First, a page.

It’s generally $4 a bottle. This was like $8 for this giant jug. It’s like what a score. So I learned something this day about sushi and about kombucha. Cause normally when I get sushi I generally get one or two rolls, maybe three but I savor every bite of it. And you do that because you know it’s running out and I’ll use like the right amount of wasabi. And the right amount of soy sauce and ginger and I’m very aware when I’m eating it. I know I’ve got a couple of pieces left and I’m really careful of not just scarfing it down and making sure I enjoy it. It’s the same thing with the kombucha. When I open up that 16 ounce bottle, I know there’s not that much in there and it’s like four bucks for that thing and I’m going to savor every sip. But what I noticed that day was completely different.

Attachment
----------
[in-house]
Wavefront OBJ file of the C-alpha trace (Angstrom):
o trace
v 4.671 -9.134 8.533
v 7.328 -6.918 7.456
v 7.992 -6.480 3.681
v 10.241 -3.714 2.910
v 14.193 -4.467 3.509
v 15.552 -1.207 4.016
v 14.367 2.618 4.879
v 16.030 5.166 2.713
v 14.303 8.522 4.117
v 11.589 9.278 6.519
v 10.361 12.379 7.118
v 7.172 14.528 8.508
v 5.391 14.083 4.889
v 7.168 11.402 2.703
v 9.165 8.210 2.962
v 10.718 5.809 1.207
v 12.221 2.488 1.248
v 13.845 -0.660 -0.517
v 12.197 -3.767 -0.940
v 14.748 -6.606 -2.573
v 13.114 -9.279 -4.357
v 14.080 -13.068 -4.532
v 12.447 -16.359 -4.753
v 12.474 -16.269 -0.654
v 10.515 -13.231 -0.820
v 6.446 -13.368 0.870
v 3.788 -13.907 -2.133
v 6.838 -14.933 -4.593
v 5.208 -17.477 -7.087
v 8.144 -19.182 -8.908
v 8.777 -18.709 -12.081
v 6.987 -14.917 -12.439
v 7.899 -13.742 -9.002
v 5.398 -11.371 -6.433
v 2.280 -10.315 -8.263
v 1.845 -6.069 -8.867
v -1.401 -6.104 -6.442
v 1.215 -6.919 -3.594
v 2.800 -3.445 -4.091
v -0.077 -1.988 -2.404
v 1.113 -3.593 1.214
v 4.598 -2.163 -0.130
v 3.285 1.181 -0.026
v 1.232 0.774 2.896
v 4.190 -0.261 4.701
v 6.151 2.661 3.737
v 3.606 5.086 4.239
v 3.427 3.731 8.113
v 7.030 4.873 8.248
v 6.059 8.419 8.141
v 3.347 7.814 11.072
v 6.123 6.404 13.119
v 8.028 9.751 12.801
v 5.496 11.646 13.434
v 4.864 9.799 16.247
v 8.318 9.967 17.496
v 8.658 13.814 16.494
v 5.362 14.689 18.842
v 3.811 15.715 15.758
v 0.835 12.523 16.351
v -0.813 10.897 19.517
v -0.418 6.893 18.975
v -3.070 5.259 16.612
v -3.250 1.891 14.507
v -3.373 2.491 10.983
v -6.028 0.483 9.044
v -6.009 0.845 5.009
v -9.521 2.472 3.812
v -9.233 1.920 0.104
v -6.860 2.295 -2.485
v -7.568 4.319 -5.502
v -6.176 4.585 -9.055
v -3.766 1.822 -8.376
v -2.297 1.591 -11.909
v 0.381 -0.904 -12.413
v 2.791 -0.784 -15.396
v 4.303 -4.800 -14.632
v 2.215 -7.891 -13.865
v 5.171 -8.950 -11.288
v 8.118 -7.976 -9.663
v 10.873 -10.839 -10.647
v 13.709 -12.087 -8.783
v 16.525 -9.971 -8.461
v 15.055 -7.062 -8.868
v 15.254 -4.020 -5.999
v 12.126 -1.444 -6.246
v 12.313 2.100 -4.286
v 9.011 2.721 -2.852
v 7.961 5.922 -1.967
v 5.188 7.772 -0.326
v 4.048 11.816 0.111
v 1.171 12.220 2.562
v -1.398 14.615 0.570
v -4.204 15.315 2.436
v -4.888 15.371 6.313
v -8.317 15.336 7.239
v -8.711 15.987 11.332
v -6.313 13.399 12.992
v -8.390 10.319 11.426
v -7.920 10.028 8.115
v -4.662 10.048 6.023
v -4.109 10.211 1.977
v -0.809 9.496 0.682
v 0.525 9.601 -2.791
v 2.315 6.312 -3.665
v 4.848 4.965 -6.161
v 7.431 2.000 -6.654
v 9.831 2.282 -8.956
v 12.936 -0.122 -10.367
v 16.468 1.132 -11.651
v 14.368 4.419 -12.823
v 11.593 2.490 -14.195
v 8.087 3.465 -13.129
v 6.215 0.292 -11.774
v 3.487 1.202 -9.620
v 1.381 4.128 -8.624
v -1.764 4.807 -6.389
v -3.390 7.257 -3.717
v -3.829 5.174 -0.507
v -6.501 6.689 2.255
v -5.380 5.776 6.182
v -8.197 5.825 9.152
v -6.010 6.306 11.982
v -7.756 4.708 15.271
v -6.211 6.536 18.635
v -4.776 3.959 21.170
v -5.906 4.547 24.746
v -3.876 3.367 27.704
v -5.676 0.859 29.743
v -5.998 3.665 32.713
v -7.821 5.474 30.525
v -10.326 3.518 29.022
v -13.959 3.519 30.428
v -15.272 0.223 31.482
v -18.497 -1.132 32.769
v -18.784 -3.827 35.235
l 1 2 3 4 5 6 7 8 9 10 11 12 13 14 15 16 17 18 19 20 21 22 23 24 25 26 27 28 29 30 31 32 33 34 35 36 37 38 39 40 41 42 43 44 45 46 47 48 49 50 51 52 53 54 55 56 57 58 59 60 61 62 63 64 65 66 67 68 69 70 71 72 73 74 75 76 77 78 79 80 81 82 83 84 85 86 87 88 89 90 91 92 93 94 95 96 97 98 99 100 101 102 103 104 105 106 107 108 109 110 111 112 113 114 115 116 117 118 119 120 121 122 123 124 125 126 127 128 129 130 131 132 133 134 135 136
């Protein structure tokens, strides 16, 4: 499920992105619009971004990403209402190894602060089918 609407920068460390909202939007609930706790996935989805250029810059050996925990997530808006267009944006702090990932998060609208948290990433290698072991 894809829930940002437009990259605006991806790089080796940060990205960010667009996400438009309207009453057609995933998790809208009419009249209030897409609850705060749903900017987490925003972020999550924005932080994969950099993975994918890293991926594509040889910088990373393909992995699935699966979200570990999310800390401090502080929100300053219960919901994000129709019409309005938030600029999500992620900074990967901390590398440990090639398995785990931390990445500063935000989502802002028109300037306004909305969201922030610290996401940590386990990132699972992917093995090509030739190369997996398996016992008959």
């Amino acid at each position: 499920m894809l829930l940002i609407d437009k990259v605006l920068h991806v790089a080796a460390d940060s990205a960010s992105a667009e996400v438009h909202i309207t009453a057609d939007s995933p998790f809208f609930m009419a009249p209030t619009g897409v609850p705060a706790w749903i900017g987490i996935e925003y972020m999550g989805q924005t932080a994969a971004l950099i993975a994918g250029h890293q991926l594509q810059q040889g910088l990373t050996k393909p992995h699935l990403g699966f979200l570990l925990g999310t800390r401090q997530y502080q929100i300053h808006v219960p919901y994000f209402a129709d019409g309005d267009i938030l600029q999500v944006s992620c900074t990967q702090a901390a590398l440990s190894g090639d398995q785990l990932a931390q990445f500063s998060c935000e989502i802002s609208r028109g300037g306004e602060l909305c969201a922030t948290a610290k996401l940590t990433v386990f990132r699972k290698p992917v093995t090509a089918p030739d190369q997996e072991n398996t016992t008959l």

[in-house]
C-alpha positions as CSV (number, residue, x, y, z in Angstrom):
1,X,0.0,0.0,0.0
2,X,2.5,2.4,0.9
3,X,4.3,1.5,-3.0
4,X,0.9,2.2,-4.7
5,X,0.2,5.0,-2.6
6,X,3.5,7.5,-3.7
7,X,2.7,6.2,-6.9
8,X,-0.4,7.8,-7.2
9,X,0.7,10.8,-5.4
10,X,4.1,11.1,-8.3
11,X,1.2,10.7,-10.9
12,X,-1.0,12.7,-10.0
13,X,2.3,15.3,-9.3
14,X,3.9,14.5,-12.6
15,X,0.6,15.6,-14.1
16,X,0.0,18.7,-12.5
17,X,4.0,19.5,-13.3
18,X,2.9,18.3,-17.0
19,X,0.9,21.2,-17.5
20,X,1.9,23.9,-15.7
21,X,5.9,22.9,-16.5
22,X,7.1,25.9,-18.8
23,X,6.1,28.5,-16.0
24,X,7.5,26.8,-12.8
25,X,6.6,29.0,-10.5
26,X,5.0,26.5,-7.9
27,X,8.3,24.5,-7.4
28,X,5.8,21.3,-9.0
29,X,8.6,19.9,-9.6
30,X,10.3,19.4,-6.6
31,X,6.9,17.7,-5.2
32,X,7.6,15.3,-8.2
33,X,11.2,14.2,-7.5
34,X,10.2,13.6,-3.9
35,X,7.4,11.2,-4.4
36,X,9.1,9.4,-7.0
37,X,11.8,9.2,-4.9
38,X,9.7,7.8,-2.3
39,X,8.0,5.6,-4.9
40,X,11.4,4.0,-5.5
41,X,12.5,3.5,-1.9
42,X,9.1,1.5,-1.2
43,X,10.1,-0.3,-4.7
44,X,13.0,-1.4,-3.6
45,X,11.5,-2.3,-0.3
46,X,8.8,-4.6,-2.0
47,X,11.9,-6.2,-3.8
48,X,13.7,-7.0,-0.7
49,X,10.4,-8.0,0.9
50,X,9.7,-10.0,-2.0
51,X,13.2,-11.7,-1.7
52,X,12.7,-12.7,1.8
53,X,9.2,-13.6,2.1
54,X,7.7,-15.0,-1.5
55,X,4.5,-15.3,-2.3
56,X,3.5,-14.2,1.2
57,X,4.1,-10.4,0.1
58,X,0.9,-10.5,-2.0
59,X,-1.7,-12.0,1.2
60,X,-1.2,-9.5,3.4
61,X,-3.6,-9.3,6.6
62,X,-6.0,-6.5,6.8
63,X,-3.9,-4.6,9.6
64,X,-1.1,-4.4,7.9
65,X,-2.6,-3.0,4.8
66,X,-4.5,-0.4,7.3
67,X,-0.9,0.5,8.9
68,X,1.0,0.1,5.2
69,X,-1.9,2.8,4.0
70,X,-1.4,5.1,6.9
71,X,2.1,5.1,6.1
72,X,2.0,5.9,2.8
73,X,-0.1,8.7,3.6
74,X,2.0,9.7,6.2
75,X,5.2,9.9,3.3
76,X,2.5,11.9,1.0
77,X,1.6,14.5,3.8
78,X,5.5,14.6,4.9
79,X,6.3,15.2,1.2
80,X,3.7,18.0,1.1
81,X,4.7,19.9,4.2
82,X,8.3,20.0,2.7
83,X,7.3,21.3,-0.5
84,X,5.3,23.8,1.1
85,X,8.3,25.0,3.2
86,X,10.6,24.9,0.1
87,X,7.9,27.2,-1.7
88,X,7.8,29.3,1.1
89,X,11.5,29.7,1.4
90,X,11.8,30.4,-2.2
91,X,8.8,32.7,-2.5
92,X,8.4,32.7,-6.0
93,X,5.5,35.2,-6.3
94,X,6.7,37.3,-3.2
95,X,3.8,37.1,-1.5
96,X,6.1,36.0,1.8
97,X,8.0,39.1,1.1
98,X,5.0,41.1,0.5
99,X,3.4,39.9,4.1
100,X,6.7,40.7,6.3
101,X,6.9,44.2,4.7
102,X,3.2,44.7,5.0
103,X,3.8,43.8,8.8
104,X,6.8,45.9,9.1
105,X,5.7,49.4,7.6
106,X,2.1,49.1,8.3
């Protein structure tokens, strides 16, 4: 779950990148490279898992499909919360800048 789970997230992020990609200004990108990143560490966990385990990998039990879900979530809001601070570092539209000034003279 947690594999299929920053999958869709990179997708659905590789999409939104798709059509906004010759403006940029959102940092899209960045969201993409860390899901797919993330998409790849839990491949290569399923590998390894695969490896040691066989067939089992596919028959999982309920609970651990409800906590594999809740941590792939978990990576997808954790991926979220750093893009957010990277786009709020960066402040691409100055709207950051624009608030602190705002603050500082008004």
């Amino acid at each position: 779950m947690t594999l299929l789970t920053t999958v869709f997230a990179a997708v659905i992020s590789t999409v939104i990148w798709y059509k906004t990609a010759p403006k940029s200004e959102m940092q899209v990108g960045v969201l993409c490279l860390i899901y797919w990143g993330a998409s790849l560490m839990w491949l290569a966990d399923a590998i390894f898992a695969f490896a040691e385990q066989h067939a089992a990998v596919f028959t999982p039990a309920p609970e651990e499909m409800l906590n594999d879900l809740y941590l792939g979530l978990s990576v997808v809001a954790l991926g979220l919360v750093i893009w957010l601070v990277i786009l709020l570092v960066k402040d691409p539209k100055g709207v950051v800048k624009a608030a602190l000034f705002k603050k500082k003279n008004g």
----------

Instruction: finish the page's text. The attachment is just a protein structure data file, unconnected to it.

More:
No one, I both ordered the all you can eat sushi and I didn’t think the same way cause normally there’s a scarcity of the sushi and I’m enjoying every morsel of it. But instead as I was eating, I was eating, thinking there’s no end to this. I can always have more. So I wound up not enjoying it nearly as much. I wound up eating it, but while I was eating it I was thinking about the next one that I’m going to order. So I kind of just rushed through one thinking, yeah that was pretty good. But I was wondering what this one was like. And then I ordered the next one and try some of that. And it was much more about, volume was definitely much more about getting as much as I possibly could instead of just enjoying exactly what I had. And the same thing happened with the kombucha and it was real interesting because I’d walk into the kitchen, I open up the fridge, I’d pour a big glass of kombucha.